With life insurance you are much more likely to get a premium increase than you an exclusion. So if you are being told there is an exclusion on life insurance policy, it is a good idea to get some advice to make sure that your policy has been set up in the right way.

There is a little extra add-on that comes with life insurance policies that you can apply for, called waiver of premium. This is an extra that basically means that if you are ill and cannot work for 26 weeks or more you won’t need to pay your premiums until you are back at work. The insurer will keep your policy active during this time.

It’s quite common to get an exclusion for mental health claims just on this waiver of premium bit, if you have had depression.


6. Most life insurance policies pay out claims related to suicide after 12 months

The exception! This is one that can confuse people because they simply can’t believe that it’s true. It is true.

Most UK life insurance policies pay out claims relating to suicide, once the policy has been active for 12 months or more. This is why insurers can sometimes be more cautious about offering life insurance to people with a significant mental health history.

I specifically help people with mental health conditions to get life insurance and this is the thing that usually surprises them the most. If you have been declined life insurance in the past due to your depression, I have found that it sometimes helps people to understand why the insurer made their decision.

It will never make the feeling of being declined ok, I do know what it feels like to personally get that decline letter, but for some people it does help.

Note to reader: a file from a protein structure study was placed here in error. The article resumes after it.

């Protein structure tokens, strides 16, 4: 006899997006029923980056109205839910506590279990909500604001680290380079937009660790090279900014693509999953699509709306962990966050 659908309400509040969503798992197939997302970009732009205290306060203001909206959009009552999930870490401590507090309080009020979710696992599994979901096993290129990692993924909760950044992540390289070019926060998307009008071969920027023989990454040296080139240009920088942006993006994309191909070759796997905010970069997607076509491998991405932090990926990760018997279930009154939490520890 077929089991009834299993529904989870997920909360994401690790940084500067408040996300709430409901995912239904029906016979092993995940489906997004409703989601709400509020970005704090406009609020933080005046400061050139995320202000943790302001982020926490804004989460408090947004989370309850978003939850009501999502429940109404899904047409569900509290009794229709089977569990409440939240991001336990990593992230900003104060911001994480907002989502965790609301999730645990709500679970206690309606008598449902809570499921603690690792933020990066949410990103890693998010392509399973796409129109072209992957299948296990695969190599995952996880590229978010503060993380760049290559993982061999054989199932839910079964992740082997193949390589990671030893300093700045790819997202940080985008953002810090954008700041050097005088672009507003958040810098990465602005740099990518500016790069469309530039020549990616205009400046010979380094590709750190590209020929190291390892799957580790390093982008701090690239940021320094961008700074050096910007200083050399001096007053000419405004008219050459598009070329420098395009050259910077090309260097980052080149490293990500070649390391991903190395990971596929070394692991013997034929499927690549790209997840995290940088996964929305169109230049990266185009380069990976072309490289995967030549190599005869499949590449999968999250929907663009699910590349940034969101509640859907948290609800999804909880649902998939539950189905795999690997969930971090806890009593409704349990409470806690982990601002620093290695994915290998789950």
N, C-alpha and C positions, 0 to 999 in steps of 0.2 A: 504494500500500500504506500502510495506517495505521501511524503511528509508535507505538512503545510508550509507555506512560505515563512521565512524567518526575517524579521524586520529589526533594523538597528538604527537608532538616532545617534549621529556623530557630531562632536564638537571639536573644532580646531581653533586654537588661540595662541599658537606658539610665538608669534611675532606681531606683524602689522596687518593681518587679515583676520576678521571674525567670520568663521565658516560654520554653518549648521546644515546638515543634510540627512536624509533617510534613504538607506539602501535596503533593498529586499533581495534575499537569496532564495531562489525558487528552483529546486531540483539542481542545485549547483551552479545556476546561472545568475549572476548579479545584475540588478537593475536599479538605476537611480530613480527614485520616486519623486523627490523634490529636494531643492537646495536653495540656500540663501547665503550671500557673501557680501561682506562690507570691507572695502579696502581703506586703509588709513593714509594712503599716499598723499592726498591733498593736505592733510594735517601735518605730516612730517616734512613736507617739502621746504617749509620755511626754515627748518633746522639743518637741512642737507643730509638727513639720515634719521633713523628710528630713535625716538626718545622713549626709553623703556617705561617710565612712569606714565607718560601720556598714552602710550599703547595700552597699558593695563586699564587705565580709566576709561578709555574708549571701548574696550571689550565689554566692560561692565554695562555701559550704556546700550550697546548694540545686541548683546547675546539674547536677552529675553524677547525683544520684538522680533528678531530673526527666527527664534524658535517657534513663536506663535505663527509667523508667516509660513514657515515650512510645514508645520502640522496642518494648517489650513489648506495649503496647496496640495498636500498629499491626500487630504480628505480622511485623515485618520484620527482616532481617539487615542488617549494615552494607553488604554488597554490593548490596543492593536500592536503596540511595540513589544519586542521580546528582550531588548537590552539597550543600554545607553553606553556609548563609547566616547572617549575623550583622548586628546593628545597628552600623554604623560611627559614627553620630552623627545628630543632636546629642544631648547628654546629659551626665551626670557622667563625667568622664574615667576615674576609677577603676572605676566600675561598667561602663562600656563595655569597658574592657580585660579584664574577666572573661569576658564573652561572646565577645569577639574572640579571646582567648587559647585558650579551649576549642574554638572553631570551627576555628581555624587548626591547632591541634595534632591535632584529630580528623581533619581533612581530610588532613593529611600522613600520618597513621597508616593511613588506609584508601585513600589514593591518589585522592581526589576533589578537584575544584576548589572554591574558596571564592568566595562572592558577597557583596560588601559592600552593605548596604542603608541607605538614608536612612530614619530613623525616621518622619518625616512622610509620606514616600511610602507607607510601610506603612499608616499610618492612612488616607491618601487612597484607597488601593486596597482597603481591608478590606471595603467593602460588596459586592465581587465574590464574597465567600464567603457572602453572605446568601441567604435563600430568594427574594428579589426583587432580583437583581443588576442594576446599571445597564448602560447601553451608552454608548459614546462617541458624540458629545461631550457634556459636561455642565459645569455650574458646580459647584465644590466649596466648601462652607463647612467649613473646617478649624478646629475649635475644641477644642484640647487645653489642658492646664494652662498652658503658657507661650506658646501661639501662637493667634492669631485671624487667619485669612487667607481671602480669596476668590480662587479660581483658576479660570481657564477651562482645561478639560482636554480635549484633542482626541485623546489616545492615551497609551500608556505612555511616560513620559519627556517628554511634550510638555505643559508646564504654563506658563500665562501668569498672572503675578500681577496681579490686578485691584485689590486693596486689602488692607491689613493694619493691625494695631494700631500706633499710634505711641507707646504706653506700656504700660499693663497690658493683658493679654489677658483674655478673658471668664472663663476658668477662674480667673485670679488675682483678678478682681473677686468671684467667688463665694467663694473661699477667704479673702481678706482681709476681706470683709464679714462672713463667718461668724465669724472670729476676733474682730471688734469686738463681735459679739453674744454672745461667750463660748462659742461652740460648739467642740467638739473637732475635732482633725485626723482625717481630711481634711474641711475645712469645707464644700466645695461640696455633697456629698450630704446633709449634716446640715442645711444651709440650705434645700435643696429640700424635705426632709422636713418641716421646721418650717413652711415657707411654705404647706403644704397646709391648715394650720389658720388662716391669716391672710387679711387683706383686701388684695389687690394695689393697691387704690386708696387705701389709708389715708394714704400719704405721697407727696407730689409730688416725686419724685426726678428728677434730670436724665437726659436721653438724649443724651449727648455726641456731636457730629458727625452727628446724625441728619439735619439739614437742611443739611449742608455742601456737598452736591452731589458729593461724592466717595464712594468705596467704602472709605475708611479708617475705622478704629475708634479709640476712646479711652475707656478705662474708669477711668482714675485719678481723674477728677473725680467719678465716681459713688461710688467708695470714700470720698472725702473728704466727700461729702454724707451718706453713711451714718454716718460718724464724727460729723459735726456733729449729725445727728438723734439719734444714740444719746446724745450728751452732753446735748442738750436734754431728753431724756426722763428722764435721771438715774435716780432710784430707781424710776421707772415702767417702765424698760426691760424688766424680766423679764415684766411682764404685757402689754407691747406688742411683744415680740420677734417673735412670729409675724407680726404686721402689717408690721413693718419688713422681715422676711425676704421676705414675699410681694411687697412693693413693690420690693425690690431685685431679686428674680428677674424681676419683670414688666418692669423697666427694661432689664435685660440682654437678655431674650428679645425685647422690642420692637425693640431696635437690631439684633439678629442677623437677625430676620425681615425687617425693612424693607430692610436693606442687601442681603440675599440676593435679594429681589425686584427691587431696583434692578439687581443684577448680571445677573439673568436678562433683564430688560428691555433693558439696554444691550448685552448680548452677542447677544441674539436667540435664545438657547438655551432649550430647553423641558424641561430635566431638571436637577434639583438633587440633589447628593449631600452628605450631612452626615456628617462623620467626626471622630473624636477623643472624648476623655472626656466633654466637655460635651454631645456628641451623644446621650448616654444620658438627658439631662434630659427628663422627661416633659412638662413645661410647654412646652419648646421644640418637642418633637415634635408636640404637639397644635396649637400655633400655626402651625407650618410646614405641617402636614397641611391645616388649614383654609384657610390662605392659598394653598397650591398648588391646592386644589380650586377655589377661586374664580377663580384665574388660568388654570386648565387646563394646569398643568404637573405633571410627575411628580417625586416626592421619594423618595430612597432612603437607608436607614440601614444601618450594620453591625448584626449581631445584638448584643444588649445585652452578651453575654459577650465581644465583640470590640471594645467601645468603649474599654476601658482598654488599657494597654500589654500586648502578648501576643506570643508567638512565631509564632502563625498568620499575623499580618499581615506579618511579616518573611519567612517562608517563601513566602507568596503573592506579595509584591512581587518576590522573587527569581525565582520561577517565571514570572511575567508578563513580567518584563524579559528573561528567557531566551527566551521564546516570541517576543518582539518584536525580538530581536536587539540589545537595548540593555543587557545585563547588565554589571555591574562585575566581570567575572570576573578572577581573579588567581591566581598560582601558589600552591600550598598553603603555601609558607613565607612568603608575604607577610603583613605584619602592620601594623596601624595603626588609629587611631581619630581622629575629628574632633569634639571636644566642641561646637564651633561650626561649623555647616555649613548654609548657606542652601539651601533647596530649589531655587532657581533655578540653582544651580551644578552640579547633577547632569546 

7. There’s no best insurer

Unfortunately I can’t say to you, right you have depression the best place is Insurer X. I wish I could.

There are so many things that factor in to which is the right insurer for you. Your BMI, your occupation, your family medical history, your travel and more.

When I speak with people that have a mental health history I will usually know quite quickly a handful of providers that will probably be good, and some that I won’t approach.

To give an example, some insurers don’t ask about suicidal thoughts at all, others ask in the last 10 years, others ask have you ever had them. I’ve worked in insurance since 2010, my husband since 2005, and we have spent years working with underwriters and insurers so that we can understand the right insurer for you. 

Our award winning advisers have been trained by me to specifically give you a supportive environment to discuss your mental health and get you the life insurance that you need.

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7 Things to Know About Life Insurance and Depression 2023

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7 Things to Know About Life Insurance and Depression 2023
7 Things to Know About Life Insurance and Depression 2023
7 Things to Know About Life Insurance and Depression 2023
7 Things to Know About Life Insurance and Depression 2023
7 Things to Know About Life Insurance and Depression 2023